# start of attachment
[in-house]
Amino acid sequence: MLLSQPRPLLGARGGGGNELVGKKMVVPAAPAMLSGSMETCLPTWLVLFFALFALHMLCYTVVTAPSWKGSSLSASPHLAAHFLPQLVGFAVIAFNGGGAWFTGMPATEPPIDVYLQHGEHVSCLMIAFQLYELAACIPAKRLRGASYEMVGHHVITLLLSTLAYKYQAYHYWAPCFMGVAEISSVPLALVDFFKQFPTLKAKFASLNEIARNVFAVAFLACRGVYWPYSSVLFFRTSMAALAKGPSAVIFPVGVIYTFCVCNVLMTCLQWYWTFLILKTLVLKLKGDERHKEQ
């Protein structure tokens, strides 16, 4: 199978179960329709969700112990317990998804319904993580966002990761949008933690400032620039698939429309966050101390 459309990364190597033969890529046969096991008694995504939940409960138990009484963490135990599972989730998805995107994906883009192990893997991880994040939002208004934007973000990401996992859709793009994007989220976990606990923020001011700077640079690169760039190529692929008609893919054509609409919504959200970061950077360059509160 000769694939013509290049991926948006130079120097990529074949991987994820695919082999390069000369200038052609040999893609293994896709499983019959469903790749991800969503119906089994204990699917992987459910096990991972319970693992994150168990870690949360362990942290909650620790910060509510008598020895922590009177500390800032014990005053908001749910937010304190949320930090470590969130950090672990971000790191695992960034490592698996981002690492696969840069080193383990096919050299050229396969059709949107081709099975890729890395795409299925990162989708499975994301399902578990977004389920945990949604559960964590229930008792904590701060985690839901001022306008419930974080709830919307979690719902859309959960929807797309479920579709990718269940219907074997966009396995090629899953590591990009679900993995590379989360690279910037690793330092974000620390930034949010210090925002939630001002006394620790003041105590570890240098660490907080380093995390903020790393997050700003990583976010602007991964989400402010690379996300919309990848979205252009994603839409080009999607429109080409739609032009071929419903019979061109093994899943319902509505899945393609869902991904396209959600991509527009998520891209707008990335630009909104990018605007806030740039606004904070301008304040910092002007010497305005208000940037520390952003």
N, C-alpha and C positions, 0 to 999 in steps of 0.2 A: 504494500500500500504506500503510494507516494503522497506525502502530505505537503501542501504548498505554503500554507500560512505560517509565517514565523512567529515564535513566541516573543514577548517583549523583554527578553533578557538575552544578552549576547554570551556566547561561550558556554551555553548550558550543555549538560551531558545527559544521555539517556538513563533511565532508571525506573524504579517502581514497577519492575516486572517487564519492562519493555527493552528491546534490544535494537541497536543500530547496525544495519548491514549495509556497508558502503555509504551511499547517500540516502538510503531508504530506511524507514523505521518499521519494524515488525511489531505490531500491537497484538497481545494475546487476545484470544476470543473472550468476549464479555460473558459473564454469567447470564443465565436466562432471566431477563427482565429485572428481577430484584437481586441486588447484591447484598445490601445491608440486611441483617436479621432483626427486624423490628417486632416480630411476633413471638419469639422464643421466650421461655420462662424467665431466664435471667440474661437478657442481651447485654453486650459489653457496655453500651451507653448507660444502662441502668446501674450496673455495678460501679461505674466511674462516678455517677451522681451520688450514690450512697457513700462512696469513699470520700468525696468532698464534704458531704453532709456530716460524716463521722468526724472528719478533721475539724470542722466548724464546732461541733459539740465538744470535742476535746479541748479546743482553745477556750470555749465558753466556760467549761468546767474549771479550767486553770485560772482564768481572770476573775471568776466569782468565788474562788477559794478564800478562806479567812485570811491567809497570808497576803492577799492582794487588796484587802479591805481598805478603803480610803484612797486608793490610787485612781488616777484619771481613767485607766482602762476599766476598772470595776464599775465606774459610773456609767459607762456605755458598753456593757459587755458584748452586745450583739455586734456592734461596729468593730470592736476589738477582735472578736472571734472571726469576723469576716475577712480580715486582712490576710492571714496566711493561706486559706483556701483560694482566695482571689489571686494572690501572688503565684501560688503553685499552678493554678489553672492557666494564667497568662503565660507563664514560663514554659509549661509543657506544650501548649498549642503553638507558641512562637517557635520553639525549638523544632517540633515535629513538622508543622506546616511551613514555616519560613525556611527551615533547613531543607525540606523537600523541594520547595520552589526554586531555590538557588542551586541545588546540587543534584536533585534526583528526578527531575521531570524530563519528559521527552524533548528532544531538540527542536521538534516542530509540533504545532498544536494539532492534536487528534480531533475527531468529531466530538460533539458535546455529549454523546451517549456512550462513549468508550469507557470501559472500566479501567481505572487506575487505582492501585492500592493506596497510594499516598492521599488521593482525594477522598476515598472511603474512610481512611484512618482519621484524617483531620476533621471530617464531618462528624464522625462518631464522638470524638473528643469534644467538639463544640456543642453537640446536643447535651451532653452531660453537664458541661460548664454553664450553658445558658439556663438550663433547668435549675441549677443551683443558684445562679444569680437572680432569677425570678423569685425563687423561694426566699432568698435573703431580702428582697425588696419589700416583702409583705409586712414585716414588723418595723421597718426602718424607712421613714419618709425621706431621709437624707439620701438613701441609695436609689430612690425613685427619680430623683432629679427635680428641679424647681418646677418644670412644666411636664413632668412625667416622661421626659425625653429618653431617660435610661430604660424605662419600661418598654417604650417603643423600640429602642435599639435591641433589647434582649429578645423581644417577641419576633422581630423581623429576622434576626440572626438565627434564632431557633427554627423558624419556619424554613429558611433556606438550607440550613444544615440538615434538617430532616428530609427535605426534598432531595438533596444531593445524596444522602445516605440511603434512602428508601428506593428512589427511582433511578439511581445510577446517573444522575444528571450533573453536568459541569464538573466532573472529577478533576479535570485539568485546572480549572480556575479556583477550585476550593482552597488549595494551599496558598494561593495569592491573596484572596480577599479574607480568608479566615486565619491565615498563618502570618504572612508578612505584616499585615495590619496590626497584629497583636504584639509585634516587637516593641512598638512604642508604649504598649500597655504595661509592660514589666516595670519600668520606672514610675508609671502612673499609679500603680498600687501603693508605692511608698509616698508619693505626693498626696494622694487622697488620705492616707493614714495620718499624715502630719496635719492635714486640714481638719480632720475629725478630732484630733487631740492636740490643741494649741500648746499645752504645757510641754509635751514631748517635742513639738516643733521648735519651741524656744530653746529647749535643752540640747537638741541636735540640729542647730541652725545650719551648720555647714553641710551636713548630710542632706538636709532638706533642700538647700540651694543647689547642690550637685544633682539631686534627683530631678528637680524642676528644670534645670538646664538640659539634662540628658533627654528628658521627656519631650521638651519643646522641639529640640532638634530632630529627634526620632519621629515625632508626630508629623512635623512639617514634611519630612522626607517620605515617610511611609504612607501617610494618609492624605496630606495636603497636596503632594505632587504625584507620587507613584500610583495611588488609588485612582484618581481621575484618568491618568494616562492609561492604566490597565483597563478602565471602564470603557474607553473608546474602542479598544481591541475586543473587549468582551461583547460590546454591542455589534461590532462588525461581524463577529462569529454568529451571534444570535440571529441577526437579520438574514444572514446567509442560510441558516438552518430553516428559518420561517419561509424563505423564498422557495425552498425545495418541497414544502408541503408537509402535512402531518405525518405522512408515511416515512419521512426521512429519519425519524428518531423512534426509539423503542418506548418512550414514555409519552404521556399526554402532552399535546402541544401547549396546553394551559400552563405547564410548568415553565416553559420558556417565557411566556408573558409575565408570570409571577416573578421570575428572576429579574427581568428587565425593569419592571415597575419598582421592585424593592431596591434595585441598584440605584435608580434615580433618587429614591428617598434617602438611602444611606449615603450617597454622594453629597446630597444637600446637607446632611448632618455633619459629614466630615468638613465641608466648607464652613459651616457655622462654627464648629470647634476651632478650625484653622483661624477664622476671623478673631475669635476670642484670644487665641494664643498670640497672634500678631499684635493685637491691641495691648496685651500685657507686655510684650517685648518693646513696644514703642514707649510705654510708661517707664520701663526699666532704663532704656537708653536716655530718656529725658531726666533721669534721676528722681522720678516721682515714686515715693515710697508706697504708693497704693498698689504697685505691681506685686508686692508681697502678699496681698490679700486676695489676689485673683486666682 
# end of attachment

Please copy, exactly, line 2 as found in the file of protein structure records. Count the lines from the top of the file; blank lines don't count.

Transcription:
Amino acid sequence: MLLSQPRPLLGARGGGGNELVGKKMVVPAAPAMLSGSMETCLPTWLVLFFALFALHMLCYTVVTAPSWKGSSLSASPHLAAHFLPQLVGFAVIAFNGGGAWFTGMPATEPPIDVYLQHGEHVSCLMIAFQLYELAACIPAKRLRGASYEMVGHHVITLLLSTLAYKYQAYHYWAPCFMGVAEISSVPLALVDFFKQFPTLKAKFASLNEIARNVFAVAFLACRGVYWPYSSVLFFRTSMAALAKGPSAVIFPVGVIYTFCVCNVLMTCLQWYWTFLILKTLVLKLKGDERHKEQ